Education has evolved immensely with the implementation of 21st century skills and technology. My first inclination was to explore how students can set their own learning goals in elementary school, increase their comprehension, and achieve their goals. The focus was on the effects of goal-setting and tracking on reading comprehension when using 21st century skills and technology.
In the first round of my research, I identified a possible problem that needed to be solved. I wanted to see if setting reading goals on a digital platform could help increase reading comprehension. The idea was that goal setting on a digital platform could possibly correlate with increasing comprehension in reading. Therefore, creating reading goals on a digital platform could help increase the chances of students obtaining a higher reading comprehension. My findings were that regardless the medium of goal setting, whether on a digital platform or on paper, the results were the same. Students creating goals for themselves always helped increase their comprehension compared to students that did not set any reading goals. These findings helped guide me towards adjusting my original driving question into a new question, but still maintaining the same goal to increase reading comprehension.
In the second round of research, I modified my driving question to closely look at the impact of how reading through digital platforms can help support reading comprehension and fluency. Students are spending a lot more time reading online in various formats, how can we ensure that students are able to clarify, comprehend text, and understand what they are reading? In addition, my school just adopted a new reading program called Benchmarks, which is in the second year of adoption for the district. This new reading program has the digital platform components of texts, and I was able to use it in the class to support the needs of the students.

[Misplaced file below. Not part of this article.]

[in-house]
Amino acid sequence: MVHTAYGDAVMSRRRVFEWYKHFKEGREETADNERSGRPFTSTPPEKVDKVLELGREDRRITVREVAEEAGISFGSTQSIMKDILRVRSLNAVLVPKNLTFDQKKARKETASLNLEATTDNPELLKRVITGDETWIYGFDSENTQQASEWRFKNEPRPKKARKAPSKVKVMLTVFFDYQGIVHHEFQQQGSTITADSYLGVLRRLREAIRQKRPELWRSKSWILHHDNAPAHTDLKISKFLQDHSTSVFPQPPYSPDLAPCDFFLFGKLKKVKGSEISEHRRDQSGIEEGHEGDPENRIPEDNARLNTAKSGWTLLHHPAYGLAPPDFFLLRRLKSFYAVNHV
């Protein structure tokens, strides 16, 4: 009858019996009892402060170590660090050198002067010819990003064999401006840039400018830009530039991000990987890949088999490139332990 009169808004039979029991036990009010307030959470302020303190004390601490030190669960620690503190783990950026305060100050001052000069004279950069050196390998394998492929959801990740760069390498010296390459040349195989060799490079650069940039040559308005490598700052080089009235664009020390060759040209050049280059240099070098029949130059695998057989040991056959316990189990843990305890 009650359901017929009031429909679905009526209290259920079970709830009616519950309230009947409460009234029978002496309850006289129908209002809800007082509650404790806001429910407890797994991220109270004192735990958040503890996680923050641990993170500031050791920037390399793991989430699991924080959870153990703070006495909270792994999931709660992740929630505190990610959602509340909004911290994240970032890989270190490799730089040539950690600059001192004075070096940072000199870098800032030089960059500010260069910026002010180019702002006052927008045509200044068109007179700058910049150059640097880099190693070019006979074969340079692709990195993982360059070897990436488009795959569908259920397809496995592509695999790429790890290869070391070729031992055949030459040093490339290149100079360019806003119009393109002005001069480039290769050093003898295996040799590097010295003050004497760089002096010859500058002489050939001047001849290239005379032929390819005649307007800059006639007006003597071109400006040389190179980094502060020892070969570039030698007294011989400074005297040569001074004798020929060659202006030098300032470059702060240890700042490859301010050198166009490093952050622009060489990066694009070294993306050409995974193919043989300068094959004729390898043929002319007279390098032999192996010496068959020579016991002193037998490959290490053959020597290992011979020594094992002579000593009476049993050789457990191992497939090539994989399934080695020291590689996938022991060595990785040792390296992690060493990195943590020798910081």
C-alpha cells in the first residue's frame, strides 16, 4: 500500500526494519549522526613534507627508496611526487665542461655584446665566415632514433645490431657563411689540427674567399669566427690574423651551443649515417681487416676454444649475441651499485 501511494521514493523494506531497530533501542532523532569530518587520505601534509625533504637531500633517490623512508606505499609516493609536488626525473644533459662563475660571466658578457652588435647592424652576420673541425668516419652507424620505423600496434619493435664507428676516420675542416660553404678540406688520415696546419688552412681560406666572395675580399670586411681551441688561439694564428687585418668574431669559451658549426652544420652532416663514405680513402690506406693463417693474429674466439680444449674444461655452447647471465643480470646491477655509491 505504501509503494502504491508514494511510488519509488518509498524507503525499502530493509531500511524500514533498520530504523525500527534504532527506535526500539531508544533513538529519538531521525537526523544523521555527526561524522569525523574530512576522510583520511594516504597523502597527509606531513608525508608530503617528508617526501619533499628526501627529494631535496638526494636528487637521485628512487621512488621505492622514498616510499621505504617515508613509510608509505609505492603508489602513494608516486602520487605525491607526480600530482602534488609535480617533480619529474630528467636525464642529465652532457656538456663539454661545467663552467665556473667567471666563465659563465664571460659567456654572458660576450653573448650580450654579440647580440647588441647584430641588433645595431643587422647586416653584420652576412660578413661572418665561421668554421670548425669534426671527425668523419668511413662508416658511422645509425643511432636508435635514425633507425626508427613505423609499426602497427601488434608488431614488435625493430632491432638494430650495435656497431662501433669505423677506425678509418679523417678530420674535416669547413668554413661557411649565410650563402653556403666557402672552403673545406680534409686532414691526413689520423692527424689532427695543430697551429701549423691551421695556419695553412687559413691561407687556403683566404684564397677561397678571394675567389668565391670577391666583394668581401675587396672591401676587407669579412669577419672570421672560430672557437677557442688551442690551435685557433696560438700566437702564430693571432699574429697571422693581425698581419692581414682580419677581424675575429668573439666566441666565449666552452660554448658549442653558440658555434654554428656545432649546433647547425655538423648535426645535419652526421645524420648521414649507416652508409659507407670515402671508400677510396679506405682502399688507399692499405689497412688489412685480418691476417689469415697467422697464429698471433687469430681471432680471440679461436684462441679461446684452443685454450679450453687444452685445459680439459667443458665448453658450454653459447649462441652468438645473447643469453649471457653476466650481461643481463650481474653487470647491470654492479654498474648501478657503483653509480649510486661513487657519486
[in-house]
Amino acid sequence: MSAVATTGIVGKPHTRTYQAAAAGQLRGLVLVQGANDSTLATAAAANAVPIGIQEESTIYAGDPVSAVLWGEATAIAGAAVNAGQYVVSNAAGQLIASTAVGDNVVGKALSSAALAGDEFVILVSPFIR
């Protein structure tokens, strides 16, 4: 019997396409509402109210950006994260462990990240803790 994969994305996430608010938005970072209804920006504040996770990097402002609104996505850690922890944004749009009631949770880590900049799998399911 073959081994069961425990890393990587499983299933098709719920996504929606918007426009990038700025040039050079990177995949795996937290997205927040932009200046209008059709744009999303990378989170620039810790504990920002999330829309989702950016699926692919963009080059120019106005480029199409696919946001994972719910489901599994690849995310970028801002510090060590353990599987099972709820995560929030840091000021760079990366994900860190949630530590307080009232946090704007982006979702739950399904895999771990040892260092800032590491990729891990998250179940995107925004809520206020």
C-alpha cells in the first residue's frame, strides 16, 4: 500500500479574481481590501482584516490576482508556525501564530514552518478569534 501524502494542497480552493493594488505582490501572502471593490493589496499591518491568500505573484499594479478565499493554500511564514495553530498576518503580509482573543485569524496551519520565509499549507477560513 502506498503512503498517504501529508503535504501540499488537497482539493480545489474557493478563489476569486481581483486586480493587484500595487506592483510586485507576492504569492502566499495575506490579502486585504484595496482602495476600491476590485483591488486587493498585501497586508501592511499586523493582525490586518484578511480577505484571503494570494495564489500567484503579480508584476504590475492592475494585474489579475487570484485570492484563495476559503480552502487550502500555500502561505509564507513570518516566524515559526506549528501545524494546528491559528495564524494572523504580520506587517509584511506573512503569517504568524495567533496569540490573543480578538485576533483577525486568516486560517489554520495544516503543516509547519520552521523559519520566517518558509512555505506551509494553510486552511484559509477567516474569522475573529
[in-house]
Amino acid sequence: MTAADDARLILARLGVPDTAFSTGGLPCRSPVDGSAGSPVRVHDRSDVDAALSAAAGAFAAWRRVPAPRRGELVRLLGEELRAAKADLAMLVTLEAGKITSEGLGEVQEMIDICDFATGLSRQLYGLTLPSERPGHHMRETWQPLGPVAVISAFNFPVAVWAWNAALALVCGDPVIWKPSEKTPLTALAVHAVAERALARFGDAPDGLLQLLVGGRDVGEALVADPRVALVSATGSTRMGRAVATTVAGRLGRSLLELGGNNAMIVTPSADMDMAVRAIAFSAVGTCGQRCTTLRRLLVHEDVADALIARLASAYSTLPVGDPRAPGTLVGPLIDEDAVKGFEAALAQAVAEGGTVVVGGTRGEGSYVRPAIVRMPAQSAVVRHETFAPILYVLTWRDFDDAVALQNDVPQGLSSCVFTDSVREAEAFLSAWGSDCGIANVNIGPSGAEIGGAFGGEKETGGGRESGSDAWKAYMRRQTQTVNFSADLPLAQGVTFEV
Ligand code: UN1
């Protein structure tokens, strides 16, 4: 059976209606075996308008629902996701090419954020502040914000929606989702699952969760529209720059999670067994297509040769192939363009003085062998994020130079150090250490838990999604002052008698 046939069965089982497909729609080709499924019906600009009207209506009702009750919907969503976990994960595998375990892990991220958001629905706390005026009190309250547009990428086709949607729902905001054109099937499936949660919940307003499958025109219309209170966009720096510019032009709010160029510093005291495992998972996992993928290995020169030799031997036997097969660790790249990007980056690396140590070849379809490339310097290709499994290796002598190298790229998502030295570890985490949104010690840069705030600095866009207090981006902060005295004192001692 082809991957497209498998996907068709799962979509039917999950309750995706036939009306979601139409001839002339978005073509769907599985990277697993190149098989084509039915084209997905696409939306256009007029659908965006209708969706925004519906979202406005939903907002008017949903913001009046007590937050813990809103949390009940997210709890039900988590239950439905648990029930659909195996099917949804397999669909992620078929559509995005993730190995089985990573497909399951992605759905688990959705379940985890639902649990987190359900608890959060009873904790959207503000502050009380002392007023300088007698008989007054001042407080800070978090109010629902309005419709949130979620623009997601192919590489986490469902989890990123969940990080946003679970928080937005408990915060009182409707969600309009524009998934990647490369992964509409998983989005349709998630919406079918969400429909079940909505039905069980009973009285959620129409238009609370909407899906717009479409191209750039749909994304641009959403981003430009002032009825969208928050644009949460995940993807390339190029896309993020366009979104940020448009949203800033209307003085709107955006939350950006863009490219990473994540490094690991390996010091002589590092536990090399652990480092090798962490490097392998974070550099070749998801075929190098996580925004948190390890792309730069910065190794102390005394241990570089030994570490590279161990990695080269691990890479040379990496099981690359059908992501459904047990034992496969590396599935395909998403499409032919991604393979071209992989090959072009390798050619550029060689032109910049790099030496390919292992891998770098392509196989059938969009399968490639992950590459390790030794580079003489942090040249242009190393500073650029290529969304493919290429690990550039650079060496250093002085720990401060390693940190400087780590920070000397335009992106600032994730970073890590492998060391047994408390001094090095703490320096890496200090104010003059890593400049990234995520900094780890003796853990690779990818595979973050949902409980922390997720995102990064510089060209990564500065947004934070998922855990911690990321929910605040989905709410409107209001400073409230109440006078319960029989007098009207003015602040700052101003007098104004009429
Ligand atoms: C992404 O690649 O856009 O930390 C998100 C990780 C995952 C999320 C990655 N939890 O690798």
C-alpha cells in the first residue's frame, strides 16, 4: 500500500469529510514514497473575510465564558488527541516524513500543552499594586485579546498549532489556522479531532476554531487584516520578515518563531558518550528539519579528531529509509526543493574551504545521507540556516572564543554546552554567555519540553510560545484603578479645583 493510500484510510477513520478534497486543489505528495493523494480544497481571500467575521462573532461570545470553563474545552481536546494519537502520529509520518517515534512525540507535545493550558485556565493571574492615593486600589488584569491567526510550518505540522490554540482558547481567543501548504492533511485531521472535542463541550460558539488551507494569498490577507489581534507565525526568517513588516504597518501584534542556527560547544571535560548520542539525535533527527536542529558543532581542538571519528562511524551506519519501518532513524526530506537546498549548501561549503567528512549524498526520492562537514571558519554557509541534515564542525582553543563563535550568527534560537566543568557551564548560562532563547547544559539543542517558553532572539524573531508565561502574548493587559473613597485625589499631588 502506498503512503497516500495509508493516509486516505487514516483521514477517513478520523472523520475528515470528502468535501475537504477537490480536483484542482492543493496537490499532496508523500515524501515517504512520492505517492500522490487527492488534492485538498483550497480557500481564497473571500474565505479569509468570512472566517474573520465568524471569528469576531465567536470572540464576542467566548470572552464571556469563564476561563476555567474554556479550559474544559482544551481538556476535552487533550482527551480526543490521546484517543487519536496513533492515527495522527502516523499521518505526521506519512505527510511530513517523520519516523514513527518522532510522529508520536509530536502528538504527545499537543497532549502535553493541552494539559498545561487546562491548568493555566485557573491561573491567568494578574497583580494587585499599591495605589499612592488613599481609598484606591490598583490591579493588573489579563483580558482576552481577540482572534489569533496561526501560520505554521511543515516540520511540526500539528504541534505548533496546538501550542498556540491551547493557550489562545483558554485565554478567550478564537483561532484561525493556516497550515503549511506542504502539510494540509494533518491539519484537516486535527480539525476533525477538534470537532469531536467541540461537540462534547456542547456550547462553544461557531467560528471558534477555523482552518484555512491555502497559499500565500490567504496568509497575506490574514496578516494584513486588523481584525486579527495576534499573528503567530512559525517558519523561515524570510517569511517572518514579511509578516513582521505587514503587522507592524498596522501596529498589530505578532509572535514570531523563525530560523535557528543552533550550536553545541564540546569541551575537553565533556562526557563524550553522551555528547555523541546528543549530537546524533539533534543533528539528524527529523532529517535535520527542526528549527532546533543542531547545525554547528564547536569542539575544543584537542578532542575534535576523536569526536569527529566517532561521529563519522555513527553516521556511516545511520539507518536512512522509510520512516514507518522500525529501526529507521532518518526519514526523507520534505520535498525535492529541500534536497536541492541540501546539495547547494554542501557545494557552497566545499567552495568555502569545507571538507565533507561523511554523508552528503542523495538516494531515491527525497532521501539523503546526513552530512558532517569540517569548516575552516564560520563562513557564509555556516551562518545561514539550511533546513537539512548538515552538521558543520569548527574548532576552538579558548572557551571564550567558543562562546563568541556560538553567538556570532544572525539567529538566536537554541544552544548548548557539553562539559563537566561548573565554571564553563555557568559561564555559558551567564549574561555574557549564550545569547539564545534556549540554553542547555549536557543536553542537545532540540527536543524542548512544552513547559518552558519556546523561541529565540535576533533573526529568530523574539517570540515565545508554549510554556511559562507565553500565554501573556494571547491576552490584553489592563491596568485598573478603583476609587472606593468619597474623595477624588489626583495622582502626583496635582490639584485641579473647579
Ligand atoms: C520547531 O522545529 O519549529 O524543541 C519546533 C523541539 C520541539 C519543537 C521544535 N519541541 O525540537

The second round of research involved students using the Benchmark curriculum to support their reading. Initially, students had taken the Reading Inventory assessment to measure their reading comprehension with a lexile score. Students were assigned to listening stations to listen, and follow along visually, to a book at their grade lexile level. Students listed to the book, then would read the same book aloud with a partner and discuss key questions about the book. The next day, the students were assigned a different book with the same lexile level, read it aloud with a partner and discussed similar key questions about the book. This round of research took place four times a week for three weeks. At the end of the three weeks, the students took the Reading Inventory assessment again to track their growth.
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